Physicist Richard Feynman once famously said that if a college freshman cannot understand the concept that you are trying to explain, you must not understand it well enough. By this measure, Carl Sagan was one of the most brilliant minds in history; his ability to reduce the complexity of theoretical physics into simple terms like “spin” and “repel” made the concepts of bosons and subatomic particles well within the mental grasp of anyone with half a brain.
Sadly, this view is not held constant in academia; in my opinion, the opposite is far more likely to be true. People who know me also know that I am passionate about understanding pitching mechanics and how they relate to injury; this field has precious little research completed that illuminates even the most basic of concepts. I am also a supporter of the open source movement – I believe that soliciting free peer review and creating a group experiment eventually builds a better product, to say nothing about the benefits of openly contributing to scientific research. It is rather unfortunate, then, that biomechanics and related fields fall prey to both closed source design and self-important academics who refuse to reduce complex anatomical explanations to its core where the average person can understand the underlying concept. Researchers from many groups that study pitching mechanics do not publish their data sets for open analysis, they do not provide easily accessible versions of their published research papers, and they are quite content to obfuscate their work under the guise of academic elitism.
Pardon my French, but this is bullshit. There is no other word for it, so I won’t pull punches. When you intentionally make your work difficult to understand in order to erect artificial barriers to entry, you represent all that is evil and wrong about science. Scientific research should be open and should contribute to the improvement of human understanding of the various topics it covers – biology, chemistry, physics, mechanics, and everything in between!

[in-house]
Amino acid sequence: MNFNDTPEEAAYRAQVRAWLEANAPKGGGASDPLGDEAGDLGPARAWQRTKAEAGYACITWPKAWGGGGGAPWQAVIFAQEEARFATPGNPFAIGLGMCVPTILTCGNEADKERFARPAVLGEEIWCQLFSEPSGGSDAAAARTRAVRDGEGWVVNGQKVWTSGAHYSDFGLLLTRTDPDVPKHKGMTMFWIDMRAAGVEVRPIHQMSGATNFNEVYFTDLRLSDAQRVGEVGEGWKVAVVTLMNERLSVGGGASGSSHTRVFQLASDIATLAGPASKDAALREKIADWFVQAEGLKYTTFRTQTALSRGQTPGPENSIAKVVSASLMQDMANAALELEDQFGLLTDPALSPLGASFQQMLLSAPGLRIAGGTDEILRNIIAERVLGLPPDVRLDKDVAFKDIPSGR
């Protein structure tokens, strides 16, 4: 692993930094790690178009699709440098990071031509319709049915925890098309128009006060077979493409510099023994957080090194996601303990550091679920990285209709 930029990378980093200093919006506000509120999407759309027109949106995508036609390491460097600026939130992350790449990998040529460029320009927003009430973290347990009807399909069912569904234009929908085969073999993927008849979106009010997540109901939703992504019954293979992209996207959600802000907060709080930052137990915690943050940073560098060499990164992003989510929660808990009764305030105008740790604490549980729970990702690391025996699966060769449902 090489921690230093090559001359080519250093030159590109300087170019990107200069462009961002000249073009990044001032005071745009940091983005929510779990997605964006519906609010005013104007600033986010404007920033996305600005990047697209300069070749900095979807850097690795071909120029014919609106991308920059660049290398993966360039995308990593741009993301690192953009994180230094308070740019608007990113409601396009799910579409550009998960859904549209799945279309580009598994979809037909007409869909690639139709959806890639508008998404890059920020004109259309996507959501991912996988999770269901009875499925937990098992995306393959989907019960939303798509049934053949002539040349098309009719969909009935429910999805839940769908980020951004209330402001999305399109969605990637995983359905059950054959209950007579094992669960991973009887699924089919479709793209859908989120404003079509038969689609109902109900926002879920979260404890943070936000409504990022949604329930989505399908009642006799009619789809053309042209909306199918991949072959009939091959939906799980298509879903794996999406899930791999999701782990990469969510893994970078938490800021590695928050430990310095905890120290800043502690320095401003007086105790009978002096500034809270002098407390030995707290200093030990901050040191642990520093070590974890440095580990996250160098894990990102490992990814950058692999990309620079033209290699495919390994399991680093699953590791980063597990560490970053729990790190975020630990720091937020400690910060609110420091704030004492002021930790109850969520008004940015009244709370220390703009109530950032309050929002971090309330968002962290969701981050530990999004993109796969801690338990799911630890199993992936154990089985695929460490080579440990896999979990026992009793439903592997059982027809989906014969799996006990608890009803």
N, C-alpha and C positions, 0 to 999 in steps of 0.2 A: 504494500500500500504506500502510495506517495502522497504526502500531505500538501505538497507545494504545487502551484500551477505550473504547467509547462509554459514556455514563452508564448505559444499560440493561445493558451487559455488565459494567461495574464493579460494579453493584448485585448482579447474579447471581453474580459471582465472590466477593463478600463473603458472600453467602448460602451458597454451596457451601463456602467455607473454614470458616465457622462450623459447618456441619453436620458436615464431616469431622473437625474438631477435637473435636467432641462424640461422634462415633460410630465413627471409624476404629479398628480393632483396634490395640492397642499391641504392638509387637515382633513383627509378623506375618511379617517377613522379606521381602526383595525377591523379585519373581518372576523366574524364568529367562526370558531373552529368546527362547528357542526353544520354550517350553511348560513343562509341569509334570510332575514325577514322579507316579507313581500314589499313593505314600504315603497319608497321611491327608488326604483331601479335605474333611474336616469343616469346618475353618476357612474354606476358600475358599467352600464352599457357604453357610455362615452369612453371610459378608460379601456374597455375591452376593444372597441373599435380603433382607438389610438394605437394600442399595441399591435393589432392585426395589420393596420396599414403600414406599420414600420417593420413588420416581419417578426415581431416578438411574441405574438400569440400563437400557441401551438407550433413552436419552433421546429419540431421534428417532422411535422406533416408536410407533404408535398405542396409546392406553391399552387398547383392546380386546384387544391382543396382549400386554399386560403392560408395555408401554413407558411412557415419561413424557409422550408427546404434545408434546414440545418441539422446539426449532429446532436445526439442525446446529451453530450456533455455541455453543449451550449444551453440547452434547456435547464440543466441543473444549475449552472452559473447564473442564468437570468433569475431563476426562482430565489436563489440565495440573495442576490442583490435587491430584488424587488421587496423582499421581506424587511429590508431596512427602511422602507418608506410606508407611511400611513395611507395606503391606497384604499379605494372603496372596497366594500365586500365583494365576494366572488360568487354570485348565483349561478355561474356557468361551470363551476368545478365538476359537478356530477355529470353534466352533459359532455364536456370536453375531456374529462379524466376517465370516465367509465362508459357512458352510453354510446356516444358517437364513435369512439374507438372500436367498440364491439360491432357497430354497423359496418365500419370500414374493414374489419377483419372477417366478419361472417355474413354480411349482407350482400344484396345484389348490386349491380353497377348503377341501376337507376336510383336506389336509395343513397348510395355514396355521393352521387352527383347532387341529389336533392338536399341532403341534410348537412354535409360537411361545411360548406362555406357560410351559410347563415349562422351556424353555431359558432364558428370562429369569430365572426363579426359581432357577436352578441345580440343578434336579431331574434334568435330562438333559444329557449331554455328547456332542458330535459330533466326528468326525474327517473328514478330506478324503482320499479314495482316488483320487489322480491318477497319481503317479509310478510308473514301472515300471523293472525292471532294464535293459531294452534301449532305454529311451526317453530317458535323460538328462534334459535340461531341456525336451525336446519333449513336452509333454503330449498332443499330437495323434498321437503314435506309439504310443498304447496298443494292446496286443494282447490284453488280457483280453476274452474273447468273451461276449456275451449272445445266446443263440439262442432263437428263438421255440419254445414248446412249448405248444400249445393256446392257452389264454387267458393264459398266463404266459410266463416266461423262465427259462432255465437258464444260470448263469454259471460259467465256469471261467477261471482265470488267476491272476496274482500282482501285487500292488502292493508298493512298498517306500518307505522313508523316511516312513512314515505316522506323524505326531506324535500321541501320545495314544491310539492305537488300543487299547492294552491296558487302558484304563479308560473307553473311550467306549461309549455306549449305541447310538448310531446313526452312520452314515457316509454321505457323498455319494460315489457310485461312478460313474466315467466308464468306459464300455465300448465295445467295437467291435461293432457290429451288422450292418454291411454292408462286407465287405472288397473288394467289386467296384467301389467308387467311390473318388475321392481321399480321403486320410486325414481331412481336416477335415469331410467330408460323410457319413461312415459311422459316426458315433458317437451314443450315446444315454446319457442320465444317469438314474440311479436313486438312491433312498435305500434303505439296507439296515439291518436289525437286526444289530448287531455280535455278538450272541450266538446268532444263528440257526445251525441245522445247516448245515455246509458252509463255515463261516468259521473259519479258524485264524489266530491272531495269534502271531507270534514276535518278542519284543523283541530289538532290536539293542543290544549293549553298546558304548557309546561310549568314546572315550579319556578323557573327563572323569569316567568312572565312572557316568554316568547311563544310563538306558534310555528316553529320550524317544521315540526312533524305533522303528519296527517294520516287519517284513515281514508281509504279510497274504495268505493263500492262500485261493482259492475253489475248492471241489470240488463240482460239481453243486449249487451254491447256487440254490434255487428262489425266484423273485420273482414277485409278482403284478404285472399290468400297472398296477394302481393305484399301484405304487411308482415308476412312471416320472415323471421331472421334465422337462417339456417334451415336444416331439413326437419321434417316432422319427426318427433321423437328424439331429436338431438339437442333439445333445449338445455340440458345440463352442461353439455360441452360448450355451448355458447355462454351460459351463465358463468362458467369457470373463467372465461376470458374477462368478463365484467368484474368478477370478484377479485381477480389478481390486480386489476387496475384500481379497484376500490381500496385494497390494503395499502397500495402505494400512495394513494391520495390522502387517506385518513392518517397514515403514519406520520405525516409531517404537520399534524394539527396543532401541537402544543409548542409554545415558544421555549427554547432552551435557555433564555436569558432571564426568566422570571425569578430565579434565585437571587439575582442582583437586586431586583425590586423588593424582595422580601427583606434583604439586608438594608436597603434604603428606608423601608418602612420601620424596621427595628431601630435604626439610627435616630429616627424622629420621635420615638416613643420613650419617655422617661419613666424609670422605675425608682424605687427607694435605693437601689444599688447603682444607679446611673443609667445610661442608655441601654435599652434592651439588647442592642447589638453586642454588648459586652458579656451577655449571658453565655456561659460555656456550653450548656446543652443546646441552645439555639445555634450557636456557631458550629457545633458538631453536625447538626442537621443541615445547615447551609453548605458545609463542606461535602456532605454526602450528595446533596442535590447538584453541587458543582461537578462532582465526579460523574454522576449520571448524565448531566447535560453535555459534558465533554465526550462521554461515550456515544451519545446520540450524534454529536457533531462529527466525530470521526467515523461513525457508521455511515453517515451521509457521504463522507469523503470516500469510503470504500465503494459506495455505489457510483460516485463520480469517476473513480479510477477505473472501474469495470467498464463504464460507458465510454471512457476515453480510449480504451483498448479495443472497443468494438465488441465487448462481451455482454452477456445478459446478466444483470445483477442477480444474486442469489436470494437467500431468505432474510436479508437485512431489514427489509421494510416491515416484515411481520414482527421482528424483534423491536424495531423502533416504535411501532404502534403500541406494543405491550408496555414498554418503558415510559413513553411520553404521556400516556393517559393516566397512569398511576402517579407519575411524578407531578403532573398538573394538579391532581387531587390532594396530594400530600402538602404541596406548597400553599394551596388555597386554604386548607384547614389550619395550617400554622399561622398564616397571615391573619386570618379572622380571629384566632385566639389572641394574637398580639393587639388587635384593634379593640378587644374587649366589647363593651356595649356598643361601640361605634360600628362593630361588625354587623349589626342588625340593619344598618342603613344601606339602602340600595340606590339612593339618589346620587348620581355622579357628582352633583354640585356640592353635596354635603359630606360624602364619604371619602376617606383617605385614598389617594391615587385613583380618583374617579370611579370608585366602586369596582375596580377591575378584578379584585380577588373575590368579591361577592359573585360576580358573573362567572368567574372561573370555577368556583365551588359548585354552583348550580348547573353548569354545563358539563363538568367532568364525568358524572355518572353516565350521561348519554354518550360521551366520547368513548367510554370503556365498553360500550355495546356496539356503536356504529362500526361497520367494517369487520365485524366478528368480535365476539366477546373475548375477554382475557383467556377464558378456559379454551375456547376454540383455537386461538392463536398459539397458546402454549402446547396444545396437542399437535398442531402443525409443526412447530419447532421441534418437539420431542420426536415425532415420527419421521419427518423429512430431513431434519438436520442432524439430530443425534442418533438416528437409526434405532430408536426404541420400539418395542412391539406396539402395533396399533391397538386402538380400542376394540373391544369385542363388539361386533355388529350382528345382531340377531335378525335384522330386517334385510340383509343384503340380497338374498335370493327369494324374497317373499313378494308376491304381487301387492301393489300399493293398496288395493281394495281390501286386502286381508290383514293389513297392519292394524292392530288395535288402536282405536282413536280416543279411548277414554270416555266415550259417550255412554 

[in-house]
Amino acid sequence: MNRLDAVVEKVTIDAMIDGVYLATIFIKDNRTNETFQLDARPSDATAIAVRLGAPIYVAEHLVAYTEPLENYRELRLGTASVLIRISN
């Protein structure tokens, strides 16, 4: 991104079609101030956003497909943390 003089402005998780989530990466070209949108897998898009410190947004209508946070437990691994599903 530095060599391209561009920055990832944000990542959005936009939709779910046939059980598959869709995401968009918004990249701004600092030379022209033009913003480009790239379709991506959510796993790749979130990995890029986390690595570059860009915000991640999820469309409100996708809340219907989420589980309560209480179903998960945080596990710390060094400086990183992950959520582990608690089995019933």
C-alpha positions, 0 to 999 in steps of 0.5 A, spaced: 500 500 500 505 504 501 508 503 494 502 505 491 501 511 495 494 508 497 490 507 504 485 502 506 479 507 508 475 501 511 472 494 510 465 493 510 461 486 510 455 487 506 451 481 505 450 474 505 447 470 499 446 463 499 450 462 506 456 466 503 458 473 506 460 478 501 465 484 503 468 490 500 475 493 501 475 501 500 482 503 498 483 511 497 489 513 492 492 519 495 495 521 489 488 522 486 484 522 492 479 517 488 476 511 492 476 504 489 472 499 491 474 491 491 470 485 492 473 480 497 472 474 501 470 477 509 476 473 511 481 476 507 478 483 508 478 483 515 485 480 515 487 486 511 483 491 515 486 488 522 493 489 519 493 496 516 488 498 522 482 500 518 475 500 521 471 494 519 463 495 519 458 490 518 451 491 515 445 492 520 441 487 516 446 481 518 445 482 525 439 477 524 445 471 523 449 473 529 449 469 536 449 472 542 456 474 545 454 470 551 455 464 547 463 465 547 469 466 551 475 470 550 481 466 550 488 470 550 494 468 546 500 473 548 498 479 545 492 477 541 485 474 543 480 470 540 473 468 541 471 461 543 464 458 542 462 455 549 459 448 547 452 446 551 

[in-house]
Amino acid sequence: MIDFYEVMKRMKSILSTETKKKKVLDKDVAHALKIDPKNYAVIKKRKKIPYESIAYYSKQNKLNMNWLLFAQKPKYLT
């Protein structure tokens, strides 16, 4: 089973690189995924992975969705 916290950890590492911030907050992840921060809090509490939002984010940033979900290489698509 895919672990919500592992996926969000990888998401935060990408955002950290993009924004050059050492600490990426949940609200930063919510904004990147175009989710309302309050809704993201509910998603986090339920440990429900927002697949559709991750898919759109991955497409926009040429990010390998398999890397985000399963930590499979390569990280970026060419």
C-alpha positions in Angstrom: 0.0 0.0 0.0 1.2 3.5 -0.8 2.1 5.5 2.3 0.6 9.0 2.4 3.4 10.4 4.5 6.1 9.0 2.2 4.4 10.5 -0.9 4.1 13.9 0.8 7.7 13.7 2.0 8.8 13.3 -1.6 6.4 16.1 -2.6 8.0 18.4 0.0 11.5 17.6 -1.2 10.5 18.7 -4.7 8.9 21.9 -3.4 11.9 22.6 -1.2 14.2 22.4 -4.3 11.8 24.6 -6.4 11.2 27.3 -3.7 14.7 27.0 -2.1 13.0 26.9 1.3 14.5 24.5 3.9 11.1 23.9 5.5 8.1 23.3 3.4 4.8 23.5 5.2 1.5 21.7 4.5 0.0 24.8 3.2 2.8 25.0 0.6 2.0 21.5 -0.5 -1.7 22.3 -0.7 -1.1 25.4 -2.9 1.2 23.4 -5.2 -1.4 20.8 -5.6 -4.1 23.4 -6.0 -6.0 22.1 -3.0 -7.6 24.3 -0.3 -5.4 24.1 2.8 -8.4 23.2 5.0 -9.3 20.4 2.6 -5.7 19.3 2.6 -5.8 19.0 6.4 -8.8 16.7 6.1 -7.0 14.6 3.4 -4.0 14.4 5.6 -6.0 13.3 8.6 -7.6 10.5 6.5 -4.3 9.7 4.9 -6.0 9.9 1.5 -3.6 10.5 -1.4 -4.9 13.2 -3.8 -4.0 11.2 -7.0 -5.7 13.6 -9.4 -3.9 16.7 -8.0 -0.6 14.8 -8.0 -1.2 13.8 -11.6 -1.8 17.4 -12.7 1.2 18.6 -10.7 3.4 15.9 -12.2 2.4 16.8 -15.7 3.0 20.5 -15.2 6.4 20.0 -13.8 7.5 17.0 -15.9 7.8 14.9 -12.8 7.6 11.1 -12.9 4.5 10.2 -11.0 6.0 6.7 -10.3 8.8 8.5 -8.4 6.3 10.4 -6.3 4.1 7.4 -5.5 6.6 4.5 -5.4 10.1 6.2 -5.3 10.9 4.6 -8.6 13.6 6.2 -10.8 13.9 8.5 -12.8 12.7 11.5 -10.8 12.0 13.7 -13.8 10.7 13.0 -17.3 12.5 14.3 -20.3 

That is why I plan on publishing all of my pitching mechanics research in a reasonably well-documented manner in order to improve my product for those who are interested in contributing. This is an important subject that technology is now allowing average people like me to research, and I think that it is extremely important that we share this information with fathers and pitching coaches everywhere.
When I coach youth baseball pitchers, I do not talk to them about how contracting the pronator teres helps hold bones together in order to protect the olecranon process. This is absolutely ridiculous. I reduce the complex anatomical reasons why their arm action might be dangerous to their elbow or shoulder using simple language – 20% of the complexity that captures 80% of the material. This is the very essence of education and communication – as Feynman said, if you cannot relate the knowledge you have to someone who is less educated, you cannot possibly understand the material well enough. And I would posit that intentionally refusing to do this is nothing short of intellectual betrayal of the scientific community and morally wrong.